The Pro-Life Acton League has sent over 500 plastic handcuffs inside "care packages" that are being delivered to abortion clinics throughout the U.S. this week and include a picture postcard showing the recent arrest of an Oklahoma abortionist with a handwritten message asking: "Could you be next?"
The packages were sent to the nation's abortionists on the 42nd anniversary of the U.S. Supreme Court decision in Roe v. Wade, which legalized abortion in all 50 states. The postcards containing the handwritten note from Eric Scheidler, executive director of the Pro-Life Action League, encourage abortion clinic employees to leave the billion dollar business that he says is killing millions of babies every year.
Featuring the image of Oklahoma abortionist Naresh Patel who was arrested near Oklahoma City on Dec. 9, 2014, for fraud after he sold abortion-inducing drugs to women who weren't pregnant, the postcard reads: "Could you be next? If you want to get out of the abortion business, give me a call," and includes Scheidler's cell phone number. more >>
New Jersey's Superior Court will soon hear arguments regarding two motions in a lawsuit leveled against a Jewish group that offers therapy to change a person's sexual orientation from homosexual to heterosexual.
Two motions were filed on behalf of JONAH International in its legal battle against the Montgomery, Alabama-based Southern Poverty Law Center, which is known for labeling faith-based organizatons as "hate groups" due to their opposition to homosexuality and pro-gay agendas.
The SPLC also filed parallel motions against JONAH on behalf of its clients, which Arthur Goldberg, co-director of JONAH, described as "misguided motions [that] are based on the false assumption that homosexuality is a 'normal variant of human sexuality' and that sexual orientation cannot 'change.'" more >>
A Church of England priest briefly disrupted the consecration ceremony for the first ever female bishop in the church after he shouted "not in the Bible." The ceremony went on as planned, however, and the Rev. Libby Lane was ordained as the Bishop of Stockport in front of over 1,000 people.
"It is a remarkable thing that this happens to me, and people have been very supportive of me personally, but actually this is about a moment in the Church's history," Lane said, reflecting on the occasion.
BBC News reported that the priest who spoke out was the Rev. Paul Williamson from Hanworth, West London. Williamson made his views heard after the Archbishop of York, John Sentamu, asked during the ceremony whether Lane should be ordained as bishop. more >>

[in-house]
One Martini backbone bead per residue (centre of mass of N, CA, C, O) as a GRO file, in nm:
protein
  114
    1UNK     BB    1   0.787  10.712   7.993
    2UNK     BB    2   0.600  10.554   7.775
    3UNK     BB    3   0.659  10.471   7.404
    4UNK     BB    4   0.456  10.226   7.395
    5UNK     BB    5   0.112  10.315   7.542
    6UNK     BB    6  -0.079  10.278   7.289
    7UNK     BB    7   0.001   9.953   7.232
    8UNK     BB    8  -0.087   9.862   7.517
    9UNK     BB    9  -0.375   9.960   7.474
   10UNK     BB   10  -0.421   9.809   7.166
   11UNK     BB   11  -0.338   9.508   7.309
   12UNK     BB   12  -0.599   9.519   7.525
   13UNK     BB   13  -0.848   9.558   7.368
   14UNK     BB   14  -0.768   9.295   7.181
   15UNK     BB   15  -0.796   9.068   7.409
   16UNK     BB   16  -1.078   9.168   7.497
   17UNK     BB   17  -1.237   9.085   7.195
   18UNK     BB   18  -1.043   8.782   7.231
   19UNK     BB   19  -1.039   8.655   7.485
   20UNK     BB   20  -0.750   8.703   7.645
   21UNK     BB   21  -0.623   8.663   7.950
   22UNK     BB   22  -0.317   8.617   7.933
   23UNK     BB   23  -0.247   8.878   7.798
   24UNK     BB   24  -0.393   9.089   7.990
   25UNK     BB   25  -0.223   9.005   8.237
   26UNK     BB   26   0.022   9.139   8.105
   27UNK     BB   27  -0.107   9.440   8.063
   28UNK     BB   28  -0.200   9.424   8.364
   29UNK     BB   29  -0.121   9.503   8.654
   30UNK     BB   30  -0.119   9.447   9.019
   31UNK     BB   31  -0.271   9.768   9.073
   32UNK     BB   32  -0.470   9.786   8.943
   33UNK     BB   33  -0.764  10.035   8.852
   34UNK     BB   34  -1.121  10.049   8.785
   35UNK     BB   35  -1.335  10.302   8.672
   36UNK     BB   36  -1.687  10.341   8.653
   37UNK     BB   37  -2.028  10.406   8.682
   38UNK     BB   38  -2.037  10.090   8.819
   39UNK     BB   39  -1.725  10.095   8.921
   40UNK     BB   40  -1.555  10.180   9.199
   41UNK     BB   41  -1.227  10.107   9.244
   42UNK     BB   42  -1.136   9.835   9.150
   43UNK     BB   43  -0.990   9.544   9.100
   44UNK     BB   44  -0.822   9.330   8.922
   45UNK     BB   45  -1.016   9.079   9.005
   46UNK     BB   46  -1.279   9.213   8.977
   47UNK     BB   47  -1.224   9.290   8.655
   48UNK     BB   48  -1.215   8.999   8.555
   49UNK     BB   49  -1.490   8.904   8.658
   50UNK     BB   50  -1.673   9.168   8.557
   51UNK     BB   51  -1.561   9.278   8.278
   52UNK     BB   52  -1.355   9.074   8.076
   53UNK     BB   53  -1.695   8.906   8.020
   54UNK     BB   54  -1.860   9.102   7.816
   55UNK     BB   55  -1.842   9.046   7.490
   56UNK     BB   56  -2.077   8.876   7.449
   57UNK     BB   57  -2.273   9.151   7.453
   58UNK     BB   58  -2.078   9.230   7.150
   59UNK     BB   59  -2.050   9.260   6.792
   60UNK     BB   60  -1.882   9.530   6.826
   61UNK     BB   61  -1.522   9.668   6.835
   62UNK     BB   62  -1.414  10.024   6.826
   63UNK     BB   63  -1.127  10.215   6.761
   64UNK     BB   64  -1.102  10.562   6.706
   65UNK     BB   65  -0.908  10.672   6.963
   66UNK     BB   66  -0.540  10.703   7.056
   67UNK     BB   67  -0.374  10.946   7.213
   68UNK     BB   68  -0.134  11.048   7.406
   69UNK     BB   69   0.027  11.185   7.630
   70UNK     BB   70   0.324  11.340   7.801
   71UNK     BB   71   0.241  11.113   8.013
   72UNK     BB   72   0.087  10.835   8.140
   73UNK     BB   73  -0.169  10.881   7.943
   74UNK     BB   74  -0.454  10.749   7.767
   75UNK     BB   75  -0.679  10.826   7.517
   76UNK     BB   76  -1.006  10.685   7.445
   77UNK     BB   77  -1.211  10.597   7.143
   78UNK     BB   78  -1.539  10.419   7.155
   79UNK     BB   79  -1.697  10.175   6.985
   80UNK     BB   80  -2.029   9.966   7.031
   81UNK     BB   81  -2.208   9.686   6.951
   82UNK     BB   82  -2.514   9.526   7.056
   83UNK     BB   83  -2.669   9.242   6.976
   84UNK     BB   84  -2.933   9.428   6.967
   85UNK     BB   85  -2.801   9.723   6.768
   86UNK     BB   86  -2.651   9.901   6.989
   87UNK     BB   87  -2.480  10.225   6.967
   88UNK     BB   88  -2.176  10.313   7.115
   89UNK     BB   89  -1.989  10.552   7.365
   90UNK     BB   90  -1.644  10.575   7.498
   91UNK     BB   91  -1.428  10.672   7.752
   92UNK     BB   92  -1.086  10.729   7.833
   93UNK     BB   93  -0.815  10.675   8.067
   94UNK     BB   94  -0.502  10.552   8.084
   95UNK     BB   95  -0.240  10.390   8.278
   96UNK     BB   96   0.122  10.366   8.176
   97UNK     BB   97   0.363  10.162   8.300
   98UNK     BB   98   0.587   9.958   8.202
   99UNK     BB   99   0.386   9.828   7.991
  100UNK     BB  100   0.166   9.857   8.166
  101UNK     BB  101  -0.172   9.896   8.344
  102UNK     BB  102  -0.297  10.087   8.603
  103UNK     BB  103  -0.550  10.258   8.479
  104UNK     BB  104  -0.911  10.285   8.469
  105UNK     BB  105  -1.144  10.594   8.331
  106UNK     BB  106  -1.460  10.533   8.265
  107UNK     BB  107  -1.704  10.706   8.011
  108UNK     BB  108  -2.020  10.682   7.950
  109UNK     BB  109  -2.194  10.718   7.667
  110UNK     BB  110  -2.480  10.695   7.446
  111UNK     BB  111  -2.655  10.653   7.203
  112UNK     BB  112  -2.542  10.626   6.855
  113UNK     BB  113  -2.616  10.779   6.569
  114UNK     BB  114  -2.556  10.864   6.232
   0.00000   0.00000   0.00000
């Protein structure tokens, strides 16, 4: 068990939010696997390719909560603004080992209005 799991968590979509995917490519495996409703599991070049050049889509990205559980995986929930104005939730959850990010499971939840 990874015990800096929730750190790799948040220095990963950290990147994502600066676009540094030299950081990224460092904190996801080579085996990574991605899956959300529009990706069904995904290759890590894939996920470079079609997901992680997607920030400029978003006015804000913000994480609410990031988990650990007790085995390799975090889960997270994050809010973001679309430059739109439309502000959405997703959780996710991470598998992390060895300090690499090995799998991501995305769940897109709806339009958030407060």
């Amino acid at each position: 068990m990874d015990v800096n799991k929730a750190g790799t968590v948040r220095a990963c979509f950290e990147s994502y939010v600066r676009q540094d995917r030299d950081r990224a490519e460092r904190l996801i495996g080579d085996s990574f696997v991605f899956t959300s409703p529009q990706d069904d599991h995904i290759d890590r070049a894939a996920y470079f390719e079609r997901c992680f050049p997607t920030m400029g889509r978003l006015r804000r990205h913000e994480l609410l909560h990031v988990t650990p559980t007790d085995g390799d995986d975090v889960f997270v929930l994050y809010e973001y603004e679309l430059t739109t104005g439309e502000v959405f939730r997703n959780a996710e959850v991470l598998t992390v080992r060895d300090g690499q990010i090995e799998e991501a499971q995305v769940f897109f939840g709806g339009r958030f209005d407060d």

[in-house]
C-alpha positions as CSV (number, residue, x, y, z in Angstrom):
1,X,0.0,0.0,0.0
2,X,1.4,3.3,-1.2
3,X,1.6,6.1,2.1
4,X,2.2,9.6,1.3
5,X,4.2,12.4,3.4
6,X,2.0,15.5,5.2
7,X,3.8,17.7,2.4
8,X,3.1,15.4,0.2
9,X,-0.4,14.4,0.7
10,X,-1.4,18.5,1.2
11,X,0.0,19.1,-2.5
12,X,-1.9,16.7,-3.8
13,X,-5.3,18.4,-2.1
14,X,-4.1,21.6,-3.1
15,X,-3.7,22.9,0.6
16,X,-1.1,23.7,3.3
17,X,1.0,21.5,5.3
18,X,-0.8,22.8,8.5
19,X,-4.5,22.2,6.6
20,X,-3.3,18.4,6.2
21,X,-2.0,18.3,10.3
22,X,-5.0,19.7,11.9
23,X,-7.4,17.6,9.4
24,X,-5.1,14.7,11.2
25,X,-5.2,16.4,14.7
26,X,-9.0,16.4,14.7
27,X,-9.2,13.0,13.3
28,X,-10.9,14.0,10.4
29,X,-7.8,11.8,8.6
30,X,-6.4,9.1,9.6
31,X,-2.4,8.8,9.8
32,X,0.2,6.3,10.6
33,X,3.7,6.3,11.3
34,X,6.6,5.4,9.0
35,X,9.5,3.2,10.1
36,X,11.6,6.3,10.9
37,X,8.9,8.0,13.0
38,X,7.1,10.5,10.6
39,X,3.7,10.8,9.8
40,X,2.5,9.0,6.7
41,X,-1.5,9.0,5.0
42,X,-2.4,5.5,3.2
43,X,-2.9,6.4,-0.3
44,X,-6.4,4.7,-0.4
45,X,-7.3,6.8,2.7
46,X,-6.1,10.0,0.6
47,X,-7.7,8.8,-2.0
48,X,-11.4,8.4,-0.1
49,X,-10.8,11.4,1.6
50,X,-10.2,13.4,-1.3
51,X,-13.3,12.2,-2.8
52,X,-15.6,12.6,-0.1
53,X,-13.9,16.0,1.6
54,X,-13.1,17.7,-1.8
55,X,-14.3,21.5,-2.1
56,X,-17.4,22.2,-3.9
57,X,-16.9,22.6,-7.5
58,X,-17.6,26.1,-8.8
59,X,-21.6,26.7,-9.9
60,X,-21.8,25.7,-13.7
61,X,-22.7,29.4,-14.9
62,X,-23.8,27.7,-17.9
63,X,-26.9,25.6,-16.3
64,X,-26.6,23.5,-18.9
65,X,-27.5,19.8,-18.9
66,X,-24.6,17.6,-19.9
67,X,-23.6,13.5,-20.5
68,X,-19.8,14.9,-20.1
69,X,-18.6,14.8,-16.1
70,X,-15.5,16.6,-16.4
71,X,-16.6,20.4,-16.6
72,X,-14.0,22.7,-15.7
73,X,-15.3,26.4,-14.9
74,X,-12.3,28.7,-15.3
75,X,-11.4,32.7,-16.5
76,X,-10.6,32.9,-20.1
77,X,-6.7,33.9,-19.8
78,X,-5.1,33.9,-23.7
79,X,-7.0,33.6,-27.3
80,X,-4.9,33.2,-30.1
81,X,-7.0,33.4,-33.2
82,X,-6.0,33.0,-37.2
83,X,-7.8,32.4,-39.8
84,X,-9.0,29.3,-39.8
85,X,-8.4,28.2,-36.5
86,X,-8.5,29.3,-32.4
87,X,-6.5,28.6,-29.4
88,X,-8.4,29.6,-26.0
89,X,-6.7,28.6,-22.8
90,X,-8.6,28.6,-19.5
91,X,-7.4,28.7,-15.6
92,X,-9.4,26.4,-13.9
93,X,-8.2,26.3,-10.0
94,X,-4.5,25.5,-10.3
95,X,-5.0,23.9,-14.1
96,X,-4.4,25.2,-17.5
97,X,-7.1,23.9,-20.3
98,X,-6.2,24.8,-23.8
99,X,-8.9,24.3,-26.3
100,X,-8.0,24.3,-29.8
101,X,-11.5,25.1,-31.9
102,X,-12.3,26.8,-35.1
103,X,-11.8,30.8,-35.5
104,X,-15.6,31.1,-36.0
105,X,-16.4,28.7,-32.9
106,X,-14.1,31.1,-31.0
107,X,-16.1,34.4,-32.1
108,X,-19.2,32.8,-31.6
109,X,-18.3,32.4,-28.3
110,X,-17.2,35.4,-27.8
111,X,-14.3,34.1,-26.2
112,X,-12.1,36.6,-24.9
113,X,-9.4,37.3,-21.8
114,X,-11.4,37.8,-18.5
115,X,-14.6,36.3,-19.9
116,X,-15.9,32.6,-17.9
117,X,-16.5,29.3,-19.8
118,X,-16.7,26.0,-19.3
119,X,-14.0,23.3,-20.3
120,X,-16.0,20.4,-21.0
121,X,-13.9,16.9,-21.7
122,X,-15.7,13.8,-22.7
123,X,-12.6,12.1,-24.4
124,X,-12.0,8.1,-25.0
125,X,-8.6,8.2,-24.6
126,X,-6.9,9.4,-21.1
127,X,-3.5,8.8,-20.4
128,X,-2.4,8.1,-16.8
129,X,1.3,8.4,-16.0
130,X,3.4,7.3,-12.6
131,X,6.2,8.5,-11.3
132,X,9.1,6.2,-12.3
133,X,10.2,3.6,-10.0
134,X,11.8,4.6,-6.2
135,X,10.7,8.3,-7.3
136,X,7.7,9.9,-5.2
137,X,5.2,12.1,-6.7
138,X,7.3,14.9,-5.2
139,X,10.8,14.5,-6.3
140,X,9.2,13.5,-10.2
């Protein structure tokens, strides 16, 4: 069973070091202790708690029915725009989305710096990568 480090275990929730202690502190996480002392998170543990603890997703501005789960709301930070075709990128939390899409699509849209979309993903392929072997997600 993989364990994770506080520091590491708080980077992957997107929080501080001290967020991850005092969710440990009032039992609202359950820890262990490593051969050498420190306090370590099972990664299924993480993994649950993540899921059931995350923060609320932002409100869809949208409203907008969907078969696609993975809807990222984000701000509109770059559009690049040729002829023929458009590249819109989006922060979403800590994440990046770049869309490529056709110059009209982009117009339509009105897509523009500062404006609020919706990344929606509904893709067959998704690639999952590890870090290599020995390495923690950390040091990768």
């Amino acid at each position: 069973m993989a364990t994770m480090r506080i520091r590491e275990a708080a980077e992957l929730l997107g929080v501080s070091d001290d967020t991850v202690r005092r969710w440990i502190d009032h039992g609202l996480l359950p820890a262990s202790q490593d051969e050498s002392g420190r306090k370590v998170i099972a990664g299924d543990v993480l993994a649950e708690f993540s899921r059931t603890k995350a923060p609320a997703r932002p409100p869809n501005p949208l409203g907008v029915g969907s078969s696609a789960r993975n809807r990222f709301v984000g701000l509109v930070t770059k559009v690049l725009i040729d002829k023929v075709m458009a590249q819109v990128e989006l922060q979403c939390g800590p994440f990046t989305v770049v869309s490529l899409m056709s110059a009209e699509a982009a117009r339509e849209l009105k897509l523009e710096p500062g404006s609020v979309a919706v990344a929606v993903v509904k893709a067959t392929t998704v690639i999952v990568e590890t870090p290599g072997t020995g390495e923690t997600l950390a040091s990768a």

This is the part 2 of an investigative series into reparative/conversion therapy and same-sex attraction.
Christian minister and self-described former homosexual McKrae Game has developed an organization called Hope for Wholeness, which allows people dealing with same-sex attraction to come together and worship God, with the ultimate goal of bringing them closer to Christ.
Game previously told The Christian Post how he left the homosexual lifestyle by developing a closer relationship with God. Now, he wants to share his own story to help others struggling with homosexuality by allowing them to hear who God wants them to be. more >>
Boston Cardinal Sean P. O'Malley has said that American women have shown they are more pro-life than men, who sometimes attempt to force them into having abortions. O'Malley vowed that the Catholic Church will continue its fight against abortion, and predicted that it "shall overcome" in the cultural battle.
"The church cannot and must not remain on the sidelines in the fight for a better world," O'Malley said at the opening mass of the National Prayer Vigil for Life, Catholic News Service reported.
"In our country, people have come together in the fight to overcome racism" and other social ills, he added. more >>
WASHINGTON — Tens of thousands of people from across the United States and abroad gathered at National Mall for the annual March for Life. The large gathering calling for the advancement of the pro-life cause in America took place as the Republican-controlled U.S. House of Representatives gave the demonstrators a mixed message.
While the lower House of Congress passed a bill to strip abortion providers of taxpayer funds, called the No Taxpayer Funding of Abortion Act, they delayed a vote on a ban for abortions performed twenty weeks after fertilization, known as the Pain-Capable Unborn Child Protection Act.
Rick Santorum, former Republican member of the U.S. Senate and participant in the March for Life, told The Christian Post that he was happy with the vote to approve the No Taxpayer Funding of Abortion Act. more >>